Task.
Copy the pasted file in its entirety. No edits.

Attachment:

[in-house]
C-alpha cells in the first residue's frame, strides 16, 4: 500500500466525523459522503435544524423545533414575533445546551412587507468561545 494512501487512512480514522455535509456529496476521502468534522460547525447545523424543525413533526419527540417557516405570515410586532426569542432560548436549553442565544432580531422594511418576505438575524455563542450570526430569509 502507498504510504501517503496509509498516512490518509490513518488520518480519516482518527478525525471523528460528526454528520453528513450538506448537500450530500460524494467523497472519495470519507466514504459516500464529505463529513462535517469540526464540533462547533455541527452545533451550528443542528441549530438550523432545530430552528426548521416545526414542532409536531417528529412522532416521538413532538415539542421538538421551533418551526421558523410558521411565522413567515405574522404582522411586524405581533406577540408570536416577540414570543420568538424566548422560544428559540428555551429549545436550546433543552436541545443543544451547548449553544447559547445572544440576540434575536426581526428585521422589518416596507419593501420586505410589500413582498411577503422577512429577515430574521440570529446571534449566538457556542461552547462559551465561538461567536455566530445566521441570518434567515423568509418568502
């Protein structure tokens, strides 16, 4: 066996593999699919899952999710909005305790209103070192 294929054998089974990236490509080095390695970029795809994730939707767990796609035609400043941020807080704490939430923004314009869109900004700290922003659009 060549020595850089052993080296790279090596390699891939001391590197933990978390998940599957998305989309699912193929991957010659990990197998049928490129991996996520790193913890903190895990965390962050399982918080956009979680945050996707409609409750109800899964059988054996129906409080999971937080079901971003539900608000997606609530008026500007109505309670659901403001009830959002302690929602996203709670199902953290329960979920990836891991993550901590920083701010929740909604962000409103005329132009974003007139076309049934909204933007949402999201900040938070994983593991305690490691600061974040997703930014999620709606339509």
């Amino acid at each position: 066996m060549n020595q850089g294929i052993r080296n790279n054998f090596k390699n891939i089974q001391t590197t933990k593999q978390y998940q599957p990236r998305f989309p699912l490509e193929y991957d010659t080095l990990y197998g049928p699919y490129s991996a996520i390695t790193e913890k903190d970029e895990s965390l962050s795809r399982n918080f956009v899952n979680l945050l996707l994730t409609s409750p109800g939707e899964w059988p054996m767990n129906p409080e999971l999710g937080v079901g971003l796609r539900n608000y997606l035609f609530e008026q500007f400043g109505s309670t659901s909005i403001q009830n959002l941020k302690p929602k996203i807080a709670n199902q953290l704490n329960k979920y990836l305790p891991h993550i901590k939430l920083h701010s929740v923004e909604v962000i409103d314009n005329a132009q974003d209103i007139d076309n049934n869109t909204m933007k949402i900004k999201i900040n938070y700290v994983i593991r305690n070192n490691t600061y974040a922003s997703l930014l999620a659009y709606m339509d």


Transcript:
[in-house]
C-alpha cells in the first residue's frame, strides 16, 4: 500500500466525523459522503435544524423545533414575533445546551412587507468561545 494512501487512512480514522455535509456529496476521502468534522460547525447545523424543525413533526419527540417557516405570515410586532426569542432560548436549553442565544432580531422594511418576505438575524455563542450570526430569509 502507498504510504501517503496509509498516512490518509490513518488520518480519516482518527478525525471523528460528526454528520453528513450538506448537500450530500460524494467523497472519495470519507466514504459516500464529505463529513462535517469540526464540533462547533455541527452545533451550528443542528441549530438550523432545530430552528426548521416545526414542532409536531417528529412522532416521538413532538415539542421538538421551533418551526421558523410558521411565522413567515405574522404582522411586524405581533406577540408570536416577540414570543420568538424566548422560544428559540428555551429549545436550546433543552436541545443543544451547548449553544447559547445572544440576540434575536426581526428585521422589518416596507419593501420586505410589500413582498411577503422577512429577515430574521440570529446571534449566538457556542461552547462559551465561538461567536455566530445566521441570518434567515423568509418568502
């Protein structure tokens, strides 16, 4: 066996593999699919899952999710909005305790209103070192 294929054998089974990236490509080095390695970029795809994730939707767990796609035609400043941020807080704490939430923004314009869109900004700290922003659009 060549020595850089052993080296790279090596390699891939001391590197933990978390998940599957998305989309699912193929991957010659990990197998049928490129991996996520790193913890903190895990965390962050399982918080956009979680945050996707409609409750109800899964059988054996129906409080999971937080079901971003539900608000997606609530008026500007109505309670659901403001009830959002302690929602996203709670199902953290329960979920990836891991993550901590920083701010929740909604962000409103005329132009974003007139076309049934909204933007949402999201900040938070994983593991305690490691600061974040997703930014999620709606339509």
């Amino acid at each position: 066996m060549n020595q850089g294929i052993r080296n790279n054998f090596k390699n891939i089974q001391t590197t933990k593999q978390y998940q599957p990236r998305f989309p699912l490509e193929y991957d010659t080095l990990y197998g049928p699919y490129s991996a996520i390695t790193e913890k903190d970029e895990s965390l962050s795809r399982n918080f956009v899952n979680l945050l996707l994730t409609s409750p109800g939707e899964w059988p054996m767990n129906p409080e999971l999710g937080v079901g971003l796609r539900n608000y997606l035609f609530e008026q500007f400043g109505s309670t659901s909005i403001q009830n959002l941020k302690p929602k996203i807080a709670n199902q953290l704490n329960k979920y990836l305790p891991h993550i901590k939430l920083h701010s929740v923004e909604v962000i409103d314009n005329a132009q974003d209103i007139d076309n049934n869109t909204m933007k949402i900004k999201i900040n938070y700290v994983i593991r305690n070192n490691t600061y974040a922003s997703l930014l999620a659009y709606m339509d």